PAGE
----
Molecular biologists have been searching for years to find efficient and effective ways of accomplishing gene therapy. None of the attempts thus far have worked. One of the most promising in recent years is explained in an article published in the journal Science in February of 2013. The researchers suggest that using an RNA guiding system might be the way to achieve the desired repair. (RNA is a nucleic acid which binds to DNA and is the normal molecule that makes copies of our DNA so that proteins can be made from the RNA.)

This post will attempt to explain the procedure in simplified terms and point to the potential for valuable medicine in this method. First of all, gene therapy, if it is ever achieved, would be the ability to repair DNA mutations that lead to disease. For the purposes of this discussion we will use one of the most common mutations which causes Cystic Fibrosis (CF). CF is a disease which affects the lungs, pancreas, liver, and intestines because of excessively thick secretions in each of these organs. The most common genetic mutation is the delta-F508 mutation. If a person inherits one copy of this mutation from each of their parents, every cell in their body will carry two copies of this mutation and the person will be affected with the disorder. The disease is serious and results in a shortened life expectancy.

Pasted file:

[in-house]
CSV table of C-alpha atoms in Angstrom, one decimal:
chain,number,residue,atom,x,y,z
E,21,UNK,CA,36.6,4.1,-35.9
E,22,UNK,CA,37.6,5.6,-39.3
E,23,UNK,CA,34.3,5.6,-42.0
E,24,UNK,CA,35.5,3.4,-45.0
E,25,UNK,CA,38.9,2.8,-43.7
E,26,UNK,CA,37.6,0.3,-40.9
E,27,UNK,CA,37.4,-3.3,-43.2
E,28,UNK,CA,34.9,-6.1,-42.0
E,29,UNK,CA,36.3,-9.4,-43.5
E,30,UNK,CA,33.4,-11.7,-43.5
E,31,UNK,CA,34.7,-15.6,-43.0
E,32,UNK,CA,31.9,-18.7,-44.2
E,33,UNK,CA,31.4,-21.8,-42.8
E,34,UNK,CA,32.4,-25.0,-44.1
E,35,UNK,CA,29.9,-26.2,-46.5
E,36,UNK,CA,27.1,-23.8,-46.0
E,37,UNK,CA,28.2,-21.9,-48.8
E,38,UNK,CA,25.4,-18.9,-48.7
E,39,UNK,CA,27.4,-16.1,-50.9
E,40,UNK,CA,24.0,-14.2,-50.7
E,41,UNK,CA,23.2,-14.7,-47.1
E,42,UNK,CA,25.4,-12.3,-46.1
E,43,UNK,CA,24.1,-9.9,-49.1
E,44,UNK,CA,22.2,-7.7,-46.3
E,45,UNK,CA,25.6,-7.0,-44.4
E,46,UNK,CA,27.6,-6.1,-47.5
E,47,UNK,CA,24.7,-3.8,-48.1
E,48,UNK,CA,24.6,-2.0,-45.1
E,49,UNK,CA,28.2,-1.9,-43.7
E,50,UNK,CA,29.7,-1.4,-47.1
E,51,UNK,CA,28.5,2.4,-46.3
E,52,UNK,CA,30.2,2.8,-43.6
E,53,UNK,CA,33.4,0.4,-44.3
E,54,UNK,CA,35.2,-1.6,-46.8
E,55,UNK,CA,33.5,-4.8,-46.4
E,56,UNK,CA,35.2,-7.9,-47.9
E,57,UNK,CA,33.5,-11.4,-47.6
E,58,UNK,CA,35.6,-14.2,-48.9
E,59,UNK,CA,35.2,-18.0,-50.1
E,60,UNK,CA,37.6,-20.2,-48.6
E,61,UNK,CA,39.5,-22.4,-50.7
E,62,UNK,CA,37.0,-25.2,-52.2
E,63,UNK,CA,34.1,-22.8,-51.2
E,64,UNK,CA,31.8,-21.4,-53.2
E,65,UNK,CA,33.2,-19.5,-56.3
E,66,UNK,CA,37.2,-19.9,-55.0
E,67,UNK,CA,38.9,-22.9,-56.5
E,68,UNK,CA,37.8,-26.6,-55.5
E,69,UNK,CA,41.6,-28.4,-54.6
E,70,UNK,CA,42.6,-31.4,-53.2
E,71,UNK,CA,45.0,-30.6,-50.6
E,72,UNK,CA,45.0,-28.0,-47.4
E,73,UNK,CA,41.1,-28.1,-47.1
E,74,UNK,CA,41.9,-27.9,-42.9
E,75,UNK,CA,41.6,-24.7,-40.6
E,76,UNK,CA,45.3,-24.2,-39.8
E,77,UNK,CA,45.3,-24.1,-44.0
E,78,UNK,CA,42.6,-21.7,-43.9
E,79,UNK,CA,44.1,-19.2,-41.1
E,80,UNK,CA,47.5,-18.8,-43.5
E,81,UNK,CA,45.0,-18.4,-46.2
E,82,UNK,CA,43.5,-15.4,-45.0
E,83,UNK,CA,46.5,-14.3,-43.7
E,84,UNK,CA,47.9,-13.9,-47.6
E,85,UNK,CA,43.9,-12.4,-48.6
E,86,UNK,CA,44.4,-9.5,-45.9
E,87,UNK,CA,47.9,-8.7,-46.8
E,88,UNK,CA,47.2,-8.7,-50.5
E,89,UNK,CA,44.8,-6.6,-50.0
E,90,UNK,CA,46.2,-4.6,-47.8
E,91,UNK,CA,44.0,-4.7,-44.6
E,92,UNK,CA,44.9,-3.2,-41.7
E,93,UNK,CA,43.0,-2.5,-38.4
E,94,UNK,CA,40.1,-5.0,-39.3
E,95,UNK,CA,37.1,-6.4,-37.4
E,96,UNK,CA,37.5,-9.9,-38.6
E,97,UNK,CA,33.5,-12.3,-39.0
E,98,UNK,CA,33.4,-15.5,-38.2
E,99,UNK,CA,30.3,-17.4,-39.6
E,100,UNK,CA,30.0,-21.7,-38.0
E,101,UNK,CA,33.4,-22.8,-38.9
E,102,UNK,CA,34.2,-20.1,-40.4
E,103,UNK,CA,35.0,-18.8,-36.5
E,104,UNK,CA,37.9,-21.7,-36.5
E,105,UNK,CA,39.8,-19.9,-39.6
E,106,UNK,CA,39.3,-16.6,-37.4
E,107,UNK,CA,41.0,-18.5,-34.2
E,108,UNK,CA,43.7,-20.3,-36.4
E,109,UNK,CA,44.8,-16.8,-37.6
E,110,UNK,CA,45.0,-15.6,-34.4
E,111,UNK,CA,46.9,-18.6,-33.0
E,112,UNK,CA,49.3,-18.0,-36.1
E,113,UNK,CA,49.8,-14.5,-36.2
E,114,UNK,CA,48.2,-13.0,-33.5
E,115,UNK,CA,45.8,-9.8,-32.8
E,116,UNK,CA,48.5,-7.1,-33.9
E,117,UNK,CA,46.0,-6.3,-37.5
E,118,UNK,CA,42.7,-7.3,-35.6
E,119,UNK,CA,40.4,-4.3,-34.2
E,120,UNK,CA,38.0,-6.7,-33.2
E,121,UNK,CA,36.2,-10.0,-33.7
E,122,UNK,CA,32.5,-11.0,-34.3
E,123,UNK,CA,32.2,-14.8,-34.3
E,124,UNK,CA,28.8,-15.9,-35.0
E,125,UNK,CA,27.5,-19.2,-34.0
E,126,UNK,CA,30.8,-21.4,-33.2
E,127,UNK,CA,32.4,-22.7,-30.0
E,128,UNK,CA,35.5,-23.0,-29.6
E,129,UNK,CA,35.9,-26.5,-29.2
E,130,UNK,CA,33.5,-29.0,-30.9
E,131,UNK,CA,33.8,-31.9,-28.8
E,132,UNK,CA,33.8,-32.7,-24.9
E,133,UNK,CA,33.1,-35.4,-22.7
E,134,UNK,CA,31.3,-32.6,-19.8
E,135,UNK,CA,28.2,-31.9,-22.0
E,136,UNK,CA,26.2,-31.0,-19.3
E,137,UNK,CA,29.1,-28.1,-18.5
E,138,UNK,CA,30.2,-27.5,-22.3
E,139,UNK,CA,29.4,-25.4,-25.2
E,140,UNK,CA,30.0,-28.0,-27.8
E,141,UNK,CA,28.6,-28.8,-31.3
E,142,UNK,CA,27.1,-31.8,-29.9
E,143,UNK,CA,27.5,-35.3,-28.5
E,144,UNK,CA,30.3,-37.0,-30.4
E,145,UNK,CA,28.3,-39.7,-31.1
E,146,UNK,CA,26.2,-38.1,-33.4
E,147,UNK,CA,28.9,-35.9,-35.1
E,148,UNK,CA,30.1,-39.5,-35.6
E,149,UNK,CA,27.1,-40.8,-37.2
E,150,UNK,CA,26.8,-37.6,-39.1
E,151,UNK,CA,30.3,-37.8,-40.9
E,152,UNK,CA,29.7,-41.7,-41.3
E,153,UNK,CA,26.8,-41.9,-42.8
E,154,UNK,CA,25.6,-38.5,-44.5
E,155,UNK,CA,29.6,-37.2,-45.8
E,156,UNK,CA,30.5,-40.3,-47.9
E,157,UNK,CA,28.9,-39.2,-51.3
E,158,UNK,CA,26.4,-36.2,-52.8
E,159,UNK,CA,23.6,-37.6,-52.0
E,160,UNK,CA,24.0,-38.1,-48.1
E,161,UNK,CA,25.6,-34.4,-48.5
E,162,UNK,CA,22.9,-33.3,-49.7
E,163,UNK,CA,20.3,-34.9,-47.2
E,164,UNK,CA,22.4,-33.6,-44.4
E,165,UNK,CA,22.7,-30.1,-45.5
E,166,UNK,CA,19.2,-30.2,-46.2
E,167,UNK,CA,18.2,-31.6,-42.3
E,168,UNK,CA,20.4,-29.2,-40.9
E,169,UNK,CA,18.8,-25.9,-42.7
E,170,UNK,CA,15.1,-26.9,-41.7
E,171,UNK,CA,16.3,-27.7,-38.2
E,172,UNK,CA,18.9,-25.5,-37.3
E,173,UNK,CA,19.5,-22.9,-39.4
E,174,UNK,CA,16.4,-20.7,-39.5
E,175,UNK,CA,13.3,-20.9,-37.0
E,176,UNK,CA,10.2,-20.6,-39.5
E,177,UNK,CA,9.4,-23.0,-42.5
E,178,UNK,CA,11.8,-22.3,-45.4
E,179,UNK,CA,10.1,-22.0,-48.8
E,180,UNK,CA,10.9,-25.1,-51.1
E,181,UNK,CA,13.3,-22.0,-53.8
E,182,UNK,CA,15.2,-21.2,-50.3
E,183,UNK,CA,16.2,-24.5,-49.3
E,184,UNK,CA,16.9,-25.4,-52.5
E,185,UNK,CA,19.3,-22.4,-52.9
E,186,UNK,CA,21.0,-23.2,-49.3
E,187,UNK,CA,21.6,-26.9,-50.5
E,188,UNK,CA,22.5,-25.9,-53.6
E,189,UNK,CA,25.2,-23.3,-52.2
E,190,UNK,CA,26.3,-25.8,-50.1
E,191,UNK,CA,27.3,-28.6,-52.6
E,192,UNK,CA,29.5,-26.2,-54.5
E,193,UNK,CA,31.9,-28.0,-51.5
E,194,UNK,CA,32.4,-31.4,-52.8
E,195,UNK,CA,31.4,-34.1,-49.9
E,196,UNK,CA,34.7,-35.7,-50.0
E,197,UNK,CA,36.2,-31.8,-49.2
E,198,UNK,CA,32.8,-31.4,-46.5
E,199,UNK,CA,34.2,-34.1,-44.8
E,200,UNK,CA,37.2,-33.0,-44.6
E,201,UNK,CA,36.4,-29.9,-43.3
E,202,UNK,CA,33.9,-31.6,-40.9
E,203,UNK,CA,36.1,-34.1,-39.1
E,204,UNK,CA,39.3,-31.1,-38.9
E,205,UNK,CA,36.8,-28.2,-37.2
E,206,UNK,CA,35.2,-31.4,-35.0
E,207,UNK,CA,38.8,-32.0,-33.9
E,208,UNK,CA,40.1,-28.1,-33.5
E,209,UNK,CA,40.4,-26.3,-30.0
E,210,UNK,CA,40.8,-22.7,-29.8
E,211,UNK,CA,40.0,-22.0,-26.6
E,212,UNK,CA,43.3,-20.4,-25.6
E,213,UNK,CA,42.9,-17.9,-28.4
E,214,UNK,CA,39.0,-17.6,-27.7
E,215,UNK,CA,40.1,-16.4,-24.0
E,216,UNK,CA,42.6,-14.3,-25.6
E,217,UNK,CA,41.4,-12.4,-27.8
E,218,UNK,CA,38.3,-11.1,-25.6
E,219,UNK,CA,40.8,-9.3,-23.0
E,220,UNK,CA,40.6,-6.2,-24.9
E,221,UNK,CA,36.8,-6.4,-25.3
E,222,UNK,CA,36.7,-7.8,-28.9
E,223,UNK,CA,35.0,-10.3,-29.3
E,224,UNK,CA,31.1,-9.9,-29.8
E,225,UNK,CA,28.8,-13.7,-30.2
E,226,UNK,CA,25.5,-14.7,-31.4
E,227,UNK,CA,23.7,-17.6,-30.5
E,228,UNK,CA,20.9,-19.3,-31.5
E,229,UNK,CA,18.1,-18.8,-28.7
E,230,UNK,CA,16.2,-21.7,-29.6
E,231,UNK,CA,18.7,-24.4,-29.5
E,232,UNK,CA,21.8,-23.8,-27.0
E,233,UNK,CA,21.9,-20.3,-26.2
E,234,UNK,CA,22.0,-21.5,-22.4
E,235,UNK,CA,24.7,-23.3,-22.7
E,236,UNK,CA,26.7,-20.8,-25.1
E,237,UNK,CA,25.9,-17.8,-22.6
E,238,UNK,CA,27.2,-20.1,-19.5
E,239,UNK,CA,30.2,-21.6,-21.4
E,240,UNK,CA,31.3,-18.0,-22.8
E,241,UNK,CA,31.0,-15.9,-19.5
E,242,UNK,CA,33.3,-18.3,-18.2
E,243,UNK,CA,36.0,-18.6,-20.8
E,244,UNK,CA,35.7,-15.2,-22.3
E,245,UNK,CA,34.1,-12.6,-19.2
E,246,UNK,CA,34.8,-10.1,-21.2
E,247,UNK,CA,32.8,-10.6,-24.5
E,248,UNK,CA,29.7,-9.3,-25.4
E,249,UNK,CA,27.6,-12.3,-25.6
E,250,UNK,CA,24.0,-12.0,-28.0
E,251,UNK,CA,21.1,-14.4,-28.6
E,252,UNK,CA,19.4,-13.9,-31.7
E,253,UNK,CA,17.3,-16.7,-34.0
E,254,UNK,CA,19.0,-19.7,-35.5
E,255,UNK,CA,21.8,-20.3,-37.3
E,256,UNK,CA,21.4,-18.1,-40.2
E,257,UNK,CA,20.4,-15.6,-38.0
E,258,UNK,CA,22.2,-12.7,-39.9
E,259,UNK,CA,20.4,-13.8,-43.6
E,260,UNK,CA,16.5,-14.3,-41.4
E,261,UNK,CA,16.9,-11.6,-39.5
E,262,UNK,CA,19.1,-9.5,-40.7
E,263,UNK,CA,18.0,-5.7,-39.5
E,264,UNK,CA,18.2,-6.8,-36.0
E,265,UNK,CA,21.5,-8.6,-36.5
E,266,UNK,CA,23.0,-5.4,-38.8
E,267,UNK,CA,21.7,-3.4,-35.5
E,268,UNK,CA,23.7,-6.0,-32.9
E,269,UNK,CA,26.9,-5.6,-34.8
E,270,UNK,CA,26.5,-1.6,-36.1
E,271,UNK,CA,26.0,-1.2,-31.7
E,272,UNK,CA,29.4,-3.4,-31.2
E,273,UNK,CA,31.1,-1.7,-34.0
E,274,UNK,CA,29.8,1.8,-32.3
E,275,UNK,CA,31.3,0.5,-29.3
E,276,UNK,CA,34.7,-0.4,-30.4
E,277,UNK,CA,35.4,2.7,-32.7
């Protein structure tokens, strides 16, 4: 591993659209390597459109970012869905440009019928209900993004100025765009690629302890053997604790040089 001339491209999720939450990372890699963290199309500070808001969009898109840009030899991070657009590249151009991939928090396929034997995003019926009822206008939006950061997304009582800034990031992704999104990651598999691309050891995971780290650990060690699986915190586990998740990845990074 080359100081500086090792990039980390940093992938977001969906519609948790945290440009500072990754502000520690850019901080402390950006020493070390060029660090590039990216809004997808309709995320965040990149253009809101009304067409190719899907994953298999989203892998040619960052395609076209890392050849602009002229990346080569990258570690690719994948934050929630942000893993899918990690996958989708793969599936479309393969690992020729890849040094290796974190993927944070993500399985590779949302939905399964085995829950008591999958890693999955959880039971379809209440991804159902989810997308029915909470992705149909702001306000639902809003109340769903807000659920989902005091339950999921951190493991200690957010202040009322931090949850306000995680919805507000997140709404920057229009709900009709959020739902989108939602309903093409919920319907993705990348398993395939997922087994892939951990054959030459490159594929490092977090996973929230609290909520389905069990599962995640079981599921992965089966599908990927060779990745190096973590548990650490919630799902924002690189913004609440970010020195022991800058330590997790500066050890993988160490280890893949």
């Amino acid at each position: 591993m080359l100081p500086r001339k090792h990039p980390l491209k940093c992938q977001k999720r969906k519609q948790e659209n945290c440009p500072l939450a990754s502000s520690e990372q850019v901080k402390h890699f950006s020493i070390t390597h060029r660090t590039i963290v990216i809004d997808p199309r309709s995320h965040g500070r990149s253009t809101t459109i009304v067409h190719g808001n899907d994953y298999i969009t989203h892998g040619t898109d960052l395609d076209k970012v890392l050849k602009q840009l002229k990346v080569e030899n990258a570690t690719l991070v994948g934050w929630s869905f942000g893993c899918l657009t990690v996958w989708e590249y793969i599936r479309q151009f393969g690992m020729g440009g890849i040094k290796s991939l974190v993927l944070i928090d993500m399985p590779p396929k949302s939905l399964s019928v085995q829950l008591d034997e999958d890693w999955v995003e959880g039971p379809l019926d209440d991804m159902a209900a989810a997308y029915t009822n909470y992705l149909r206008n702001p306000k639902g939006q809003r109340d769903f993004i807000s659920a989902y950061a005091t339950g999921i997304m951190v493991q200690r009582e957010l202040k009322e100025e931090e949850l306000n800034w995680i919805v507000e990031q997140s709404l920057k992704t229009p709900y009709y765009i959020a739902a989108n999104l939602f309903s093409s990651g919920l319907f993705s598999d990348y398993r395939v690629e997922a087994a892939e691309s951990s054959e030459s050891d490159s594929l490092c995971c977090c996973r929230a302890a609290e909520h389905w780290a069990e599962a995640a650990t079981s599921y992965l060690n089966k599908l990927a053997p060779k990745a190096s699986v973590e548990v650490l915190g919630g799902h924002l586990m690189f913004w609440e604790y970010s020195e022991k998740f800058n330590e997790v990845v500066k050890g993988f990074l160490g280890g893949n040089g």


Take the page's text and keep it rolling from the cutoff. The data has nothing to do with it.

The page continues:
What this means at the DNA level is that where most of us have a stretch of DNA, at a spot marked as 507/508, that looks like this: TAGAAA. The person carrying the mutation has only TAA; the sequence GAA is missing. A slightly longer sequence in this region looks like this in the normal gene: TTATAGTAGAAACCA; and in the mutated form: TTATAGTAACCA.

In order for gene therapy to work in repairing this mutation, what is needed is an enzyme that disperses to every cell in our body (approximately 10 trillion cells), finds the appropriate TTATAGTAACCA (mutant, disease causing) string, cuts it out, and replaces it with TTATAGTAGAAACCA (the appropriate healthy string of DNA). That is quite the surgical procedure. The researchers who wrote in Science believe they may have come up with a way to do just this. They have created enzymes with short pieces of RNA attached. With appropriate RNA sequences, the enzymes will bind to specific DNA sequences so that the enzymes can do their repair work. It is a very interesting development. I will be watching this work to see how well it pans out. Many previous attempts at gene therapy have failed to live up to their original hype. This one, so far, shows great promise.

Works Cited:
“Top Scientific Discoveries of 2013;” Wired Science; December 18, 2013;

Science 15 February 2013: Vol. 339, no. 6121, pp. 768-770, “New Tool for Genome Surgery,” John van der Oost;

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